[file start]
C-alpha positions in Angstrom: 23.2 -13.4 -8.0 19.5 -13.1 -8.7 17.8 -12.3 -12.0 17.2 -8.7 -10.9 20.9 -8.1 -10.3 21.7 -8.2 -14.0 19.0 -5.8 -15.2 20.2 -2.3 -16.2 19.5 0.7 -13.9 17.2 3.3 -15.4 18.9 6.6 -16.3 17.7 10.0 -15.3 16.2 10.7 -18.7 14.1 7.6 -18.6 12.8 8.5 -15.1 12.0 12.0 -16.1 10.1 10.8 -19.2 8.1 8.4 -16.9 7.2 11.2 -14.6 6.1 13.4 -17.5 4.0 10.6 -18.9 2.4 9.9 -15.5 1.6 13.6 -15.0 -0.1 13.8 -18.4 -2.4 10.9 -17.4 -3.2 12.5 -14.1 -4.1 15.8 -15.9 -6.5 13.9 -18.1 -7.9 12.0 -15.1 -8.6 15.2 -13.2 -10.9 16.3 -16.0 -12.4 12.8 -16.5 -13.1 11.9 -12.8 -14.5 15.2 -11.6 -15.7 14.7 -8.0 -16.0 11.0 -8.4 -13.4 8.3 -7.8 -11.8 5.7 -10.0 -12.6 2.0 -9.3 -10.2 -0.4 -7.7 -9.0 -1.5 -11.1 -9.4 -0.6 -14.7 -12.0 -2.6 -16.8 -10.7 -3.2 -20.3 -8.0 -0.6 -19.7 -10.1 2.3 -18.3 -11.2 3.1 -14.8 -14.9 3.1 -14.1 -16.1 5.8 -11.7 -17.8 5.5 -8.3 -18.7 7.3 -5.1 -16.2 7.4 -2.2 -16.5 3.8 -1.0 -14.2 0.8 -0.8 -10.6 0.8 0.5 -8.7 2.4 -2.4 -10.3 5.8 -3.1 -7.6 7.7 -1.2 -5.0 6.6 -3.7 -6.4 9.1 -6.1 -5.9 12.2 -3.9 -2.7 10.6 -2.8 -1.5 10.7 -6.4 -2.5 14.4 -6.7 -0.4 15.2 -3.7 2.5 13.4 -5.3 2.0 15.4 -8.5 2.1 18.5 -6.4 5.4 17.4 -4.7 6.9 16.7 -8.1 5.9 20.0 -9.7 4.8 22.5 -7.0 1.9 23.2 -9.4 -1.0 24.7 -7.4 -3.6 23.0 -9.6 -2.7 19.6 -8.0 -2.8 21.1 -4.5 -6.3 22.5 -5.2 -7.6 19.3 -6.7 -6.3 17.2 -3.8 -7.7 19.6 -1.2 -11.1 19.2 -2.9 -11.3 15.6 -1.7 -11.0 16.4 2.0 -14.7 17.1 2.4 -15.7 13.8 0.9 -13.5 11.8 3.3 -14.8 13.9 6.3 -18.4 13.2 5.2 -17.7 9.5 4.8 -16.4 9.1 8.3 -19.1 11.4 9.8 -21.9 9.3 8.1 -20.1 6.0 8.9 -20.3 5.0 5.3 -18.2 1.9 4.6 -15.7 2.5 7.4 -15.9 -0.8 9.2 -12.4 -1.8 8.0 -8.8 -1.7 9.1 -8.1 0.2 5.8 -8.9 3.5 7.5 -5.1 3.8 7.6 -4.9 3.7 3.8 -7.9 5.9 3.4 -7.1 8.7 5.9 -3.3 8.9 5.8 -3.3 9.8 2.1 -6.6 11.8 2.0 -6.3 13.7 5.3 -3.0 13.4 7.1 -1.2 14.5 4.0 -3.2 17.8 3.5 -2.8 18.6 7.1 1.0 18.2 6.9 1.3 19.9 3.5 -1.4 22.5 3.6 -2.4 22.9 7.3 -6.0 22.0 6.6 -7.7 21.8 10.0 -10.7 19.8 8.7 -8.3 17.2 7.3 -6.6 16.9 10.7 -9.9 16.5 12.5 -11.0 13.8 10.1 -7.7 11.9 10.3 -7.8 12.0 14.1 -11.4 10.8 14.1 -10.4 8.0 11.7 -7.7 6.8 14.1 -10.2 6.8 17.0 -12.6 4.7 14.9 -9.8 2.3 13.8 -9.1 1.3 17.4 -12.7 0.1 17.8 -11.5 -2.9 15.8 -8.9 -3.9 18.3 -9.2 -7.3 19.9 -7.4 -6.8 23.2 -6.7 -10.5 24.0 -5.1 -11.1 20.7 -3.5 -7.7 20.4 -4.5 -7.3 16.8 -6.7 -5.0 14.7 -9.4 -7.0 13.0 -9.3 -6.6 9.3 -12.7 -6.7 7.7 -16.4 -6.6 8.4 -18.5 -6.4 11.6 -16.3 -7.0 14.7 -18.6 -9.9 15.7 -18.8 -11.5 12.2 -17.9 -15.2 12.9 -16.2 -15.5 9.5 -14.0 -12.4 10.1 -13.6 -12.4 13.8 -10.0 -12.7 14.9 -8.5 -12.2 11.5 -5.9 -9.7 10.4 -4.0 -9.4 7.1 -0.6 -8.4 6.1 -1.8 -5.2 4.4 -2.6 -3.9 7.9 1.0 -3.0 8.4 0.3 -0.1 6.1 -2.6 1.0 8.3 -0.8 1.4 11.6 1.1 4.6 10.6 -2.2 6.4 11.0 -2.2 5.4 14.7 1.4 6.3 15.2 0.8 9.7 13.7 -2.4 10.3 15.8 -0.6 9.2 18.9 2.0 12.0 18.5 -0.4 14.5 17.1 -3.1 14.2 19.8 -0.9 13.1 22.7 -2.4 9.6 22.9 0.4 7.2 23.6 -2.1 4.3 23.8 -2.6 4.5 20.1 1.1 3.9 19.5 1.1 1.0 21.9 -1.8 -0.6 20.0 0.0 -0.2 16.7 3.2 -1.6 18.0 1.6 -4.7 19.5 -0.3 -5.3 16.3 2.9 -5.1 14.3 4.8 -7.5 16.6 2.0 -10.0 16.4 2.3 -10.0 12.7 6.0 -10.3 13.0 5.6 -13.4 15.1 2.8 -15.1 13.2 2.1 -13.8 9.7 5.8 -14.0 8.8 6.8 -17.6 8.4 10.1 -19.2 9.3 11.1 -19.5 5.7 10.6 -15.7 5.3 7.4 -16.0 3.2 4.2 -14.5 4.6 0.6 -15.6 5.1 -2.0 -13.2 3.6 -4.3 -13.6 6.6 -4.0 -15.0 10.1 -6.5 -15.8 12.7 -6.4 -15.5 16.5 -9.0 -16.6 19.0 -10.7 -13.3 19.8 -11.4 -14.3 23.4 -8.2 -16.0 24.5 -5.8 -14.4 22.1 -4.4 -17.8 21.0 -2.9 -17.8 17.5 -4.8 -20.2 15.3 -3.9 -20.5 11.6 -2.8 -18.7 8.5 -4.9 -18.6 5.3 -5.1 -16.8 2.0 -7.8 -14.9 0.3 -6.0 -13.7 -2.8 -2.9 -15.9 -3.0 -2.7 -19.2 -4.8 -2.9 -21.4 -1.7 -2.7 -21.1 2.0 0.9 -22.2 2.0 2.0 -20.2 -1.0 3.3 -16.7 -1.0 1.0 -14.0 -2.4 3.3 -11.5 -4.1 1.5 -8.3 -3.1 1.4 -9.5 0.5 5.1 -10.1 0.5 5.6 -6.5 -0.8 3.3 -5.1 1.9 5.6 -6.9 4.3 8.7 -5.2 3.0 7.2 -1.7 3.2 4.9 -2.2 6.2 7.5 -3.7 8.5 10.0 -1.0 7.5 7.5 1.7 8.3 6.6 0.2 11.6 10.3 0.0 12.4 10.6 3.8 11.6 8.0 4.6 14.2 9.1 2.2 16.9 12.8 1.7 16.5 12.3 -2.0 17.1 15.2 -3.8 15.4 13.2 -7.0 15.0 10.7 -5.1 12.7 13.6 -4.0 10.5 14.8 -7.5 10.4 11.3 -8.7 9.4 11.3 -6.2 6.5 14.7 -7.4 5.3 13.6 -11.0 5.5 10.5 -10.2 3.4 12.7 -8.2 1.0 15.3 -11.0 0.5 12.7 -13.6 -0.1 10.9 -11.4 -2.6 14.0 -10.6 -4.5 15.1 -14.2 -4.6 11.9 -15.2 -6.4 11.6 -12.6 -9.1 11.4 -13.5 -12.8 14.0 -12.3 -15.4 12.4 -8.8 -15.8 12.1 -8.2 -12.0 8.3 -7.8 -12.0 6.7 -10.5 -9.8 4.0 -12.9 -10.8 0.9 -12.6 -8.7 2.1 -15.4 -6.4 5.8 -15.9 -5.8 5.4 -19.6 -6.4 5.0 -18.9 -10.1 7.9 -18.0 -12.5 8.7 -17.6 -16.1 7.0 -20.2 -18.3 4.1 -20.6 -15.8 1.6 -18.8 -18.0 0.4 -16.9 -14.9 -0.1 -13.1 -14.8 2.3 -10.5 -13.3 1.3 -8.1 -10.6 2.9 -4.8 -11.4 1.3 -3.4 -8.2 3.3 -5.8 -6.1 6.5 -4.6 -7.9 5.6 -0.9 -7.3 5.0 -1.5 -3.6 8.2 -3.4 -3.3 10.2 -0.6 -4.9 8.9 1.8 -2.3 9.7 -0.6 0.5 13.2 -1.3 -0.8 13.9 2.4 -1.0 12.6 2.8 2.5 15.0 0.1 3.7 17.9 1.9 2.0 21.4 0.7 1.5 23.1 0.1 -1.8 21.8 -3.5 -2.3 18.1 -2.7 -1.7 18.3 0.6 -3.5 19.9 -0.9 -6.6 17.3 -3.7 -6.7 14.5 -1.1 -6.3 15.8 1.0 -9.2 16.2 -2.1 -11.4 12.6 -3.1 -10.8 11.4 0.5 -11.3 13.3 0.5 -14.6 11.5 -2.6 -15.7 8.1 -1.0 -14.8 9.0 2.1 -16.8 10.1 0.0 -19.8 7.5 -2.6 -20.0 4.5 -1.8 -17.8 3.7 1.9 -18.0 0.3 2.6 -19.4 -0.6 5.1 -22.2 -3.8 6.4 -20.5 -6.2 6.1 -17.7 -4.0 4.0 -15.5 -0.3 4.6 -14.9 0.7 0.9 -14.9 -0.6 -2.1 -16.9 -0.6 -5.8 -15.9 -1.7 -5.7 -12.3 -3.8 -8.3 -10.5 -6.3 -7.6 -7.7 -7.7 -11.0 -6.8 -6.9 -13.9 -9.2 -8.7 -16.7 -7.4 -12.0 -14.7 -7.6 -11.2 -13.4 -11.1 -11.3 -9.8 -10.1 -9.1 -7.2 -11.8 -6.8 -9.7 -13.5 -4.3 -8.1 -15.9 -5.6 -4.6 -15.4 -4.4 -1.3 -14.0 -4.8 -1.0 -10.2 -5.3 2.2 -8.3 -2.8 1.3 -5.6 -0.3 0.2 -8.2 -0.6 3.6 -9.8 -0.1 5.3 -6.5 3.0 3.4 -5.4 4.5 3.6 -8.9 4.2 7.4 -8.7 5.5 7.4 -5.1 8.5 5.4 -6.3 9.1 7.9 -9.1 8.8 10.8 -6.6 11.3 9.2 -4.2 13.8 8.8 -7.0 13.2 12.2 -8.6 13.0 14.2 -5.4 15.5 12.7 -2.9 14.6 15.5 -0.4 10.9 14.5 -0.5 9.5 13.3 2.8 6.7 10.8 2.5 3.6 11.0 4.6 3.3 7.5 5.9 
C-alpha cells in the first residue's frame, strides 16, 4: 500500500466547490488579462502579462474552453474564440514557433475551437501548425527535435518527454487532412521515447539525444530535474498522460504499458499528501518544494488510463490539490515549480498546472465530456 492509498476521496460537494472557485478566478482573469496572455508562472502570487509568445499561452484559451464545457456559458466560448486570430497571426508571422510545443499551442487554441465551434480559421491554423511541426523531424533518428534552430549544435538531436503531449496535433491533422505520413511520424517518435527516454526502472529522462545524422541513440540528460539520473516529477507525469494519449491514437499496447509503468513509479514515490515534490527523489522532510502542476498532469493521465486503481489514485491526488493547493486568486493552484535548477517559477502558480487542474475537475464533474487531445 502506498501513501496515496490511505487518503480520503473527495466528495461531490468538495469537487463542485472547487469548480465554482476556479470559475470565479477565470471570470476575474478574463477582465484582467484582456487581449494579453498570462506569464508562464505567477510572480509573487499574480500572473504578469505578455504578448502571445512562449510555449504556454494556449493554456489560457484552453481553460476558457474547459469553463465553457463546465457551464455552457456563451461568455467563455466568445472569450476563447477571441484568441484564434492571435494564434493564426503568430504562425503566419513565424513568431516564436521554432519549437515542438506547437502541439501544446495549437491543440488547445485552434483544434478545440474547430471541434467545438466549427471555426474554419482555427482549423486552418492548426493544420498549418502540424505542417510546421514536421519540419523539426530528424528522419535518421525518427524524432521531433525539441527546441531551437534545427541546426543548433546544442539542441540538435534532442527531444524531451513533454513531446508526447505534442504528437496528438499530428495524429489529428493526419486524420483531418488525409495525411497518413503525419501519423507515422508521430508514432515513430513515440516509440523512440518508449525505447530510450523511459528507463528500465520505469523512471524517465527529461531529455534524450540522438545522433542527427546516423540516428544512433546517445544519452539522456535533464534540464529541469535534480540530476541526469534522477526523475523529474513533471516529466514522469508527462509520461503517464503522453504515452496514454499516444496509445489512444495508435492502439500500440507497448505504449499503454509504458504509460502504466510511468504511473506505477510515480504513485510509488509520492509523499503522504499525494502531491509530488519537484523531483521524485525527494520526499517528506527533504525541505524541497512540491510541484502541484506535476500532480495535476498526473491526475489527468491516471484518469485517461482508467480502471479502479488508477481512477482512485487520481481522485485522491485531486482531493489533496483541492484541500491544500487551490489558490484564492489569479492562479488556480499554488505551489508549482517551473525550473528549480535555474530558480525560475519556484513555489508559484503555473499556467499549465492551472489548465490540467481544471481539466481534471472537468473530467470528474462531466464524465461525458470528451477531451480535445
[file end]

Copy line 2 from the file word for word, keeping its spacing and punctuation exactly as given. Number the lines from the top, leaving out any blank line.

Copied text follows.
C-alpha cells in the first residue's frame, strides 16, 4: 500500500466547490488579462502579462474552453474564440514557433475551437501548425527535435518527454487532412521515447539525444530535474498522460504499458499528501518544494488510463490539490515549480498546472465530456 492509498476521496460537494472557485478566478482573469496572455508562472502570487509568445499561452484559451464545457456559458466560448486570430497571426508571422510545443499551442487554441465551434480559421491554423511541426523531424533518428534552430549544435538531436503531449496535433491533422505520413511520424517518435527516454526502472529522462545524422541513440540528460539520473516529477507525469494519449491514437499496447509503468513509479514515490515534490527523489522532510502542476498532469493521465486503481489514485491526488493547493486568486493552484535548477517559477502558480487542474475537475464533474487531445 502506498501513501496515496490511505487518503480520503473527495466528495461531490468538495469537487463542485472547487469548480465554482476556479470559475470565479477565470471570470476575474478574463477582465484582467484582456487581449494579453498570462506569464508562464505567477510572480509573487499574480500572473504578469505578455504578448502571445512562449510555449504556454494556449493554456489560457484552453481553460476558457474547459469553463465553457463546465457551464455552457456563451461568455467563455466568445472569450476563447477571441484568441484564434492571435494564434493564426503568430504562425503566419513565424513568431516564436521554432519549437515542438506547437502541439501544446495549437491543440488547445485552434483544434478545440474547430471541434467545438466549427471555426474554419482555427482549423486552418492548426493544420498549418502540424505542417510546421514536421519540419523539426530528424528522419535518421525518427524524432521531433525539441527546441531551437534545427541546426543548433546544442539542441540538435534532442527531444524531451513533454513531446508526447505534442504528437496528438499530428495524429489529428493526419486524420483531418488525409495525411497518413503525419501519423507515422508521430508514432515513430513515440516509440523512440518508449525505447530510450523511459528507463528500465520505469523512471524517465527529461531529455534524450540522438545522433542527427546516423540516428544512433546517445544519452539522456535533464534540464529541469535534480540530476541526469534522477526523475523529474513533471516529466514522469508527462509520461503517464503522453504515452496514454499516444496509445489512444495508435492502439500500440507497448505504449499503454509504458504509460502504466510511468504511473506505477510515480504513485510509488509520492509523499503522504499525494502531491509530488519537484523531483521524485525527494520526499517528506527533504525541505524541497512540491510541484502541484506535476500532480495535476498526473491526475489527468491516471484518469485517461482508467480502471479502479488508477481512477482512485487520481481522485485522491485531486482531493489533496483541492484541500491544500487551490489558490484564492489569479492562479488556480499554488505551489508549482517551473525550473528549480535555474530558480525560475519556484513555489508559484503555473499556467499549465492551472489548465490540467481544471481539466481534471472537468473530467470528474462531466464524465461525458470528451477531451480535445